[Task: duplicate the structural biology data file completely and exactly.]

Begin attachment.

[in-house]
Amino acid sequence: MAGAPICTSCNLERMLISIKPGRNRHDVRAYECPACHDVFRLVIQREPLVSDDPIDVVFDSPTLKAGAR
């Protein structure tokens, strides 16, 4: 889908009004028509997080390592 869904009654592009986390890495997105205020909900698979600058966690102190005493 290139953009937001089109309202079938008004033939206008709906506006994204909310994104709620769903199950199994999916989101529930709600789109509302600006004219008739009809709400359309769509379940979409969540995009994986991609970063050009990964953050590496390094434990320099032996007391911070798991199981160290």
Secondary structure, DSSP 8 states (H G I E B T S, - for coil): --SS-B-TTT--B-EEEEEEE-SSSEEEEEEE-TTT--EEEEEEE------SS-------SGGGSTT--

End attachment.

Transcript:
[in-house]
Amino acid sequence: MAGAPICTSCNLERMLISIKPGRNRHDVRAYECPACHDVFRLVIQREPLVSDDPIDVVFDSPTLKAGAR
């Protein structure tokens, strides 16, 4: 889908009004028509997080390592 869904009654592009986390890495997105205020909900698979600058966690102190005493 290139953009937001089109309202079938008004033939206008709906506006994204909310994104709620769903199950199994999916989101529930709600789109509302600006004219008739009809709400359309769509379940979409969540995009994986991609970063050009990964953050590496390094434990320099032996007391911070798991199981160290």
Secondary structure, DSSP 8 states (H G I E B T S, - for coil): --SS-B-TTT--B-EEEEEEE-SSSEEEEEEE-TTT--EEEEEEE------SS-------SGGGSTT--